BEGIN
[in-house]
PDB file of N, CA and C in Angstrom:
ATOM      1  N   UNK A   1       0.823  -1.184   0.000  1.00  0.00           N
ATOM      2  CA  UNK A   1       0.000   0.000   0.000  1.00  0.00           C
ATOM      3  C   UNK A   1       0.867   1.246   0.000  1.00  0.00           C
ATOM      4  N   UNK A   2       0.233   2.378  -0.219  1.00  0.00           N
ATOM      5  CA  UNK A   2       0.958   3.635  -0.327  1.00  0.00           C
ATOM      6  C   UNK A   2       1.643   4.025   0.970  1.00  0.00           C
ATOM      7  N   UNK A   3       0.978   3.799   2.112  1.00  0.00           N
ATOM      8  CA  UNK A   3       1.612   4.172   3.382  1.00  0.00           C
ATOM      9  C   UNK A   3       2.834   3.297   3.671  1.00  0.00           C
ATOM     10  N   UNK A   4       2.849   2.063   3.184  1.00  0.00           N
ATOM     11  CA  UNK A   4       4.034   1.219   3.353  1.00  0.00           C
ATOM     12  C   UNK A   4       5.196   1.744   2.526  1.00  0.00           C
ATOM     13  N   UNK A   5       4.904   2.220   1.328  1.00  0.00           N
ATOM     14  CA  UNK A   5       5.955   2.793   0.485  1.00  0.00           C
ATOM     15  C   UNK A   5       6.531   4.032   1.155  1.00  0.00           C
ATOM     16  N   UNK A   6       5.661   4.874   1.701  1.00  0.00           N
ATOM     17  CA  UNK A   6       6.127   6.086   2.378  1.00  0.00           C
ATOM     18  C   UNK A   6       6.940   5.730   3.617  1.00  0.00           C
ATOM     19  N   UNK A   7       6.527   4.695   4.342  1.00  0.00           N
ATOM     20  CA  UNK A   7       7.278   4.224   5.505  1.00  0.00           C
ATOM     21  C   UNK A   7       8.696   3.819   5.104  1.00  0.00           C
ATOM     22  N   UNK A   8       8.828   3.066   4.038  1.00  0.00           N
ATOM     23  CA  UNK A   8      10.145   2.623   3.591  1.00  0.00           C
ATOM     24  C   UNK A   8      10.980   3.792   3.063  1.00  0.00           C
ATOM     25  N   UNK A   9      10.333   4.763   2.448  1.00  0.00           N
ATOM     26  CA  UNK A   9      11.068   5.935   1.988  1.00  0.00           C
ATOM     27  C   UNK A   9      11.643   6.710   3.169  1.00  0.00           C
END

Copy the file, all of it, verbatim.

[in-house]
PDB file of N, CA and C in Angstrom:
ATOM      1  N   UNK A   1       0.823  -1.184   0.000  1.00  0.00           N
ATOM      2  CA  UNK A   1       0.000   0.000   0.000  1.00  0.00           C
ATOM      3  C   UNK A   1       0.867   1.246   0.000  1.00  0.00           C
ATOM      4  N   UNK A   2       0.233   2.378  -0.219  1.00  0.00           N
ATOM      5  CA  UNK A   2       0.958   3.635  -0.327  1.00  0.00           C
ATOM      6  C   UNK A   2       1.643   4.025   0.970  1.00  0.00           C
ATOM      7  N   UNK A   3       0.978   3.799   2.112  1.00  0.00           N
ATOM      8  CA  UNK A   3       1.612   4.172   3.382  1.00  0.00           C
ATOM      9  C   UNK A   3       2.834   3.297   3.671  1.00  0.00           C
ATOM     10  N   UNK A   4       2.849   2.063   3.184  1.00  0.00           N
ATOM     11  CA  UNK A   4       4.034   1.219   3.353  1.00  0.00           C
ATOM     12  C   UNK A   4       5.196   1.744   2.526  1.00  0.00           C
ATOM     13  N   UNK A   5       4.904   2.220   1.328  1.00  0.00           N
ATOM     14  CA  UNK A   5       5.955   2.793   0.485  1.00  0.00           C
ATOM     15  C   UNK A   5       6.531   4.032   1.155  1.00  0.00           C
ATOM     16  N   UNK A   6       5.661   4.874   1.701  1.00  0.00           N
ATOM     17  CA  UNK A   6       6.127   6.086   2.378  1.00  0.00           C
ATOM     18  C   UNK A   6       6.940   5.730   3.617  1.00  0.00           C
ATOM     19  N   UNK A   7       6.527   4.695   4.342  1.00  0.00           N
ATOM     20  CA  UNK A   7       7.278   4.224   5.505  1.00  0.00           C
ATOM     21  C   UNK A   7       8.696   3.819   5.104  1.00  0.00           C
ATOM     22  N   UNK A   8       8.828   3.066   4.038  1.00  0.00           N
ATOM     23  CA  UNK A   8      10.145   2.623   3.591  1.00  0.00           C
ATOM     24  C   UNK A   8      10.980   3.792   3.063  1.00  0.00           C
ATOM     25  N   UNK A   9      10.333   4.763   2.448  1.00  0.00           N
ATOM     26  CA  UNK A   9      11.068   5.935   1.988  1.00  0.00           C
ATOM     27  C   UNK A   9      11.643   6.710   3.169  1.00  0.00           C